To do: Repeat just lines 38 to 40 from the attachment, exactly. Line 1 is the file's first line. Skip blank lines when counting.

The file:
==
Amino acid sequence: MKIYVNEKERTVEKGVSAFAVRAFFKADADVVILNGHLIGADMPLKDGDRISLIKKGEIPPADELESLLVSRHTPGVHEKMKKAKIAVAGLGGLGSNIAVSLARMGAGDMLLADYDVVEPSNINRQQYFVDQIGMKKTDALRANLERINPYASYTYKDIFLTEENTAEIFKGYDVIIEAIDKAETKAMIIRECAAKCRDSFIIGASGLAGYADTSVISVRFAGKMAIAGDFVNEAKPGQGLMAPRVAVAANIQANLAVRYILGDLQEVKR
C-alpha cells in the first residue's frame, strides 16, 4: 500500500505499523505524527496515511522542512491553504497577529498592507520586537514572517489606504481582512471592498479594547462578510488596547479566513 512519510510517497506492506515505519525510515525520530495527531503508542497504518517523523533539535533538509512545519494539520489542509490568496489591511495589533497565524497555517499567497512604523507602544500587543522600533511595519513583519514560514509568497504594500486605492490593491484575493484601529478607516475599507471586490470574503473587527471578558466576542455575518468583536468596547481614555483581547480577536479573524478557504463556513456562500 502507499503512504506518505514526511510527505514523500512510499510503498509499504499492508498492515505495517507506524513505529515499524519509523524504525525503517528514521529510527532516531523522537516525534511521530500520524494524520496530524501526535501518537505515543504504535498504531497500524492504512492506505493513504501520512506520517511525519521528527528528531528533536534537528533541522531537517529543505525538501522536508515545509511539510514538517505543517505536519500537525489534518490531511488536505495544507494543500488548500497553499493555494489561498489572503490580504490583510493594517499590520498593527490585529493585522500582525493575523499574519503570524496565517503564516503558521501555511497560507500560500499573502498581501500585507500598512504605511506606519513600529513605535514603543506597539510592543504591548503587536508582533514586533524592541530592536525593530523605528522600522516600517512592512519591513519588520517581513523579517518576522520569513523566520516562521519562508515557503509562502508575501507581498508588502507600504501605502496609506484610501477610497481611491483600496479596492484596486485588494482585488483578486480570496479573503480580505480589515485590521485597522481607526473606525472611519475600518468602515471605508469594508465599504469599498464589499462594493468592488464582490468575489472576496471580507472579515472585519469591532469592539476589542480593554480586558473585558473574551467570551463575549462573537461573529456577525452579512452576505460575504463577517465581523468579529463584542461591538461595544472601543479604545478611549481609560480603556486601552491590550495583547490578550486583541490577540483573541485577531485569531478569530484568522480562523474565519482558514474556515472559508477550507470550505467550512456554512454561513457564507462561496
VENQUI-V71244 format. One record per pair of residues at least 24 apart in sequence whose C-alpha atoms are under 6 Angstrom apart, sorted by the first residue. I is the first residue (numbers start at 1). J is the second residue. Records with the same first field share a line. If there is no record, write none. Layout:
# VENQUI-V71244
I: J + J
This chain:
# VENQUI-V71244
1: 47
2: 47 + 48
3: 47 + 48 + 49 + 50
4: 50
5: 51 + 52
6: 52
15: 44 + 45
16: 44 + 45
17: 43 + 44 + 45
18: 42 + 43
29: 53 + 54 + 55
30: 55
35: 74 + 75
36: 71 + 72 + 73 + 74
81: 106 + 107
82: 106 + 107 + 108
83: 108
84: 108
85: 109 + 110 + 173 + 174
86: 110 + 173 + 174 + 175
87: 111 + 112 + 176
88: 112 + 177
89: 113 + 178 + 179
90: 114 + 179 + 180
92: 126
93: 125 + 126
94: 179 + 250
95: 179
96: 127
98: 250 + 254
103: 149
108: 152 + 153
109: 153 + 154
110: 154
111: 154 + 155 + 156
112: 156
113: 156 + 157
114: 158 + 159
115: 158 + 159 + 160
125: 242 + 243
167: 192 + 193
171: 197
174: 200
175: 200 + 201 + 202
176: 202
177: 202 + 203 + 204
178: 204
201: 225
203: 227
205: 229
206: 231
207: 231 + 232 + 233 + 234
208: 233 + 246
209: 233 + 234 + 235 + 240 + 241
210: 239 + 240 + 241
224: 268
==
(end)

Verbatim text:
103: 149
108: 152 + 153
109: 153 + 154